World Health Organisation renames Monkeypox, it’s now just Mpox

The World Health Organisation (WHO) has announced that Monkeypox will now be known simply as MPox.

Both the name Monkeypox and Mpox will be used simultaneously for the next 2 months, but after that they’ll only be referring to the virus that has quickly spread around the world using its new name.

“When the outbreak of monkeypox expanded earlier this year, racist and stigmatising language online, in other settings and in some communities was observed and reported to WHO. In several meetings, public and private, a number of individuals and countries raised concerns and asked WHO to propose a way forward to change the name.” the organisation said in a statement.

The WHO considered alternatives to the name Monkeypox and considered suggestions put forward by health experts, members countries and members of the public.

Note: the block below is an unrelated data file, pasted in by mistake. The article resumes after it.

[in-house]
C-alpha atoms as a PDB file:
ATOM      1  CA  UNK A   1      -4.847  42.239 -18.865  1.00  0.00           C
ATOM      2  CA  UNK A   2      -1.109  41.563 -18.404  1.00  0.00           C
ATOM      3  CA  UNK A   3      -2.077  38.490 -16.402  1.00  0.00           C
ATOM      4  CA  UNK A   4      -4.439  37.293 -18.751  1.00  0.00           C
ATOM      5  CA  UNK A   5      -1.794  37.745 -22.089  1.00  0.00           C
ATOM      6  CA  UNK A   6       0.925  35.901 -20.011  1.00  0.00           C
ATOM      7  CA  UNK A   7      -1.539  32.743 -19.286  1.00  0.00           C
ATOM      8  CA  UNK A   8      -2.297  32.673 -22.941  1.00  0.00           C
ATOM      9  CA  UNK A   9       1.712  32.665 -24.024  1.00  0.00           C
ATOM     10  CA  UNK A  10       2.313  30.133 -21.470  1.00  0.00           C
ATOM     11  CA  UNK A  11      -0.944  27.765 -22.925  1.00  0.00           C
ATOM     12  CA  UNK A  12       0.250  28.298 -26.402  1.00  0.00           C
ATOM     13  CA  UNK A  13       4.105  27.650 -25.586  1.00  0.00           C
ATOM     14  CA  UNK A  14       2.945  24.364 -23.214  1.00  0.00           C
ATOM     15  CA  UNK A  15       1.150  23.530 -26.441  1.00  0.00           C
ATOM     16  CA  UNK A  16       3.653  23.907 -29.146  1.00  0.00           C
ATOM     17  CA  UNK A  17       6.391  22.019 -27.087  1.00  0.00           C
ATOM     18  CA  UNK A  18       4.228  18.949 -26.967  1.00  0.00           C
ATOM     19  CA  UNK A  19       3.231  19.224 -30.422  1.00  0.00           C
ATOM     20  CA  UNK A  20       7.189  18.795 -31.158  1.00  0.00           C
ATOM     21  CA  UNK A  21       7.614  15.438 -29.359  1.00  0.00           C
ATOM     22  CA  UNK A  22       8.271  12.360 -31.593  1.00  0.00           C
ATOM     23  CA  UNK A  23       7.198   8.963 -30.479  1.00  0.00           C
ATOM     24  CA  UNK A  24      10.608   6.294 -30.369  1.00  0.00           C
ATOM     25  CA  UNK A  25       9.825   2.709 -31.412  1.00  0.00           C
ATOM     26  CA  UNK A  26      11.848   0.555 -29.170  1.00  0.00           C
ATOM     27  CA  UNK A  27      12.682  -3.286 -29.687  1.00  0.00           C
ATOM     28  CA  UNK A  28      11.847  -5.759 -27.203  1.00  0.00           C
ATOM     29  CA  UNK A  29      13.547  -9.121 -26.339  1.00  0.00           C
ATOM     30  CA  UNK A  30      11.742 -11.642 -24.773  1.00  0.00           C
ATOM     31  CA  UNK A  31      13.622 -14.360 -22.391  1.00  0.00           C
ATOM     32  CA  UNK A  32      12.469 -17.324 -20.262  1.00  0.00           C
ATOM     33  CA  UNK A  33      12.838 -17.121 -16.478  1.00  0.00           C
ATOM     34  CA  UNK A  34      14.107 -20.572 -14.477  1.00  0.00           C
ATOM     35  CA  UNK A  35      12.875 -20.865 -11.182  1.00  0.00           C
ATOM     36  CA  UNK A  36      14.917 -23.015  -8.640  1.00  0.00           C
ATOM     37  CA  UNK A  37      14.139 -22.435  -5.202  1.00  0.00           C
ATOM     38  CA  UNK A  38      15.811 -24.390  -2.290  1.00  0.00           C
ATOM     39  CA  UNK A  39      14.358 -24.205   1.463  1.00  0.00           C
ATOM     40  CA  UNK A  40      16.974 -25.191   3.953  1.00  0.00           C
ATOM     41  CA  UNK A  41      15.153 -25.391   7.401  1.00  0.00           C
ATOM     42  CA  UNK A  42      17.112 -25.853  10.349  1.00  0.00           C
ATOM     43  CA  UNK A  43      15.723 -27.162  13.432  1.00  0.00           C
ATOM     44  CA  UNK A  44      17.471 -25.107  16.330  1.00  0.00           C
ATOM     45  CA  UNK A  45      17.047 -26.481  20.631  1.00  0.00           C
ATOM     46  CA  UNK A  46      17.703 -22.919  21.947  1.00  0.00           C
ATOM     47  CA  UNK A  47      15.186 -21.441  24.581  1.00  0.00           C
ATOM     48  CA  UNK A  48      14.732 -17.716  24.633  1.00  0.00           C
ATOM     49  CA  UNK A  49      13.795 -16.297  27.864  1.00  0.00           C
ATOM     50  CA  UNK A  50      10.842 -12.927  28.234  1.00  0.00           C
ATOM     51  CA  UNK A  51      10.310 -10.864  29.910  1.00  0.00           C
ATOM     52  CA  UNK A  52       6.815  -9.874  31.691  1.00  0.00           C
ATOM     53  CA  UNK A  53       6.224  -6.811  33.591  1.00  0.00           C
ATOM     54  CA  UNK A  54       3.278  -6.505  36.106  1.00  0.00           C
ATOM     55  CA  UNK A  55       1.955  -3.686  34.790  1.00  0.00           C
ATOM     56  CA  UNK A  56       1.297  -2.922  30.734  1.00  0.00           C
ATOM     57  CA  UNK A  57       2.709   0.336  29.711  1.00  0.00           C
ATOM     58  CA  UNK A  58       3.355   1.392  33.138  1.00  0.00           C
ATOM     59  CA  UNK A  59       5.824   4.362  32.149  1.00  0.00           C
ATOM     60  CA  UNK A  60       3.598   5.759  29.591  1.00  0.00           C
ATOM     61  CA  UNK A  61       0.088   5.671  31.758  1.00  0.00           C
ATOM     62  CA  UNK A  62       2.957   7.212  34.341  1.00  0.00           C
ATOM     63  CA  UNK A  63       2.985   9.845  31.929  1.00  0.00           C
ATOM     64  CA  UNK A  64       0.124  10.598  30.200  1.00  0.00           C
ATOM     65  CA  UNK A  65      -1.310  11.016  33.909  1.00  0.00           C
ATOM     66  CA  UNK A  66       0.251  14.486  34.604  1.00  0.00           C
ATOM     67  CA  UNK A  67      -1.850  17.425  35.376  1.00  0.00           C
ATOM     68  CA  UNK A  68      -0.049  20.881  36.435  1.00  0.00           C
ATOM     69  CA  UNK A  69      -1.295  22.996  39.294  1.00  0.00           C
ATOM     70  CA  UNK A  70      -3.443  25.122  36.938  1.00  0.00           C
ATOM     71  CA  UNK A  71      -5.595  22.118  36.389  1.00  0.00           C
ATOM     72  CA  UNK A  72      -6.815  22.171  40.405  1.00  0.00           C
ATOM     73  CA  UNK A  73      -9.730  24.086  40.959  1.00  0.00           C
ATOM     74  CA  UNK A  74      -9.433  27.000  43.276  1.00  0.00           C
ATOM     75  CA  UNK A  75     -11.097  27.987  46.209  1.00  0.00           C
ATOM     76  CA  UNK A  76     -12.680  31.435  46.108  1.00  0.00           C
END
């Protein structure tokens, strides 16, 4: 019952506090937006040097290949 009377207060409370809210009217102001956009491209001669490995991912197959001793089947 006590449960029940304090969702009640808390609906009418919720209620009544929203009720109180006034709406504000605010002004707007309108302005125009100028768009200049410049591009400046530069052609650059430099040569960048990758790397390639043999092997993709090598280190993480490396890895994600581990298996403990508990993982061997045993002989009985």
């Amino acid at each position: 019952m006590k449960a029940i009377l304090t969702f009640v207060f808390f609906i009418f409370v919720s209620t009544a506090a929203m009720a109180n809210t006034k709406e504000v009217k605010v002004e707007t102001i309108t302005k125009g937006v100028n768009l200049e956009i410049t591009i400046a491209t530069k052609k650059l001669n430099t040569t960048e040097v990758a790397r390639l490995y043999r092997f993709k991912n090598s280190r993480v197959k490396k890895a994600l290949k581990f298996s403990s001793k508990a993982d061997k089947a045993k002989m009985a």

“Considerations for the recommendations included rationale, scientific appropriateness, extent of current usage, pronounceability, usability in different languages, absence of geographical or zoological references, and the ease of retrieval of historical scientific information.” the WHO said.

Usually, the renaming of a disease or virus would take several years but on this occiasion the health body has been able to process the change rapidly.

Human monkeypox was given its name in 1970, its name being an extension of the virus that causes the disease which was first discovered in captive monkeys in 1958.

Mpox is a rare viral infection that is endemic in Central or West Africa, but since May this year there has been a global increase in cases reported from non-endemic countries.

As of 1st December, 81,107 cases had been confirmed across 110 different countries including a small number of cases in Western Australia. While the virus is not a sexually transmitted infection, it has been found predominately in male same-sex communities. People who are at high risk of being infected by the virus are encouraged to get a vaccination.

OIP Staff


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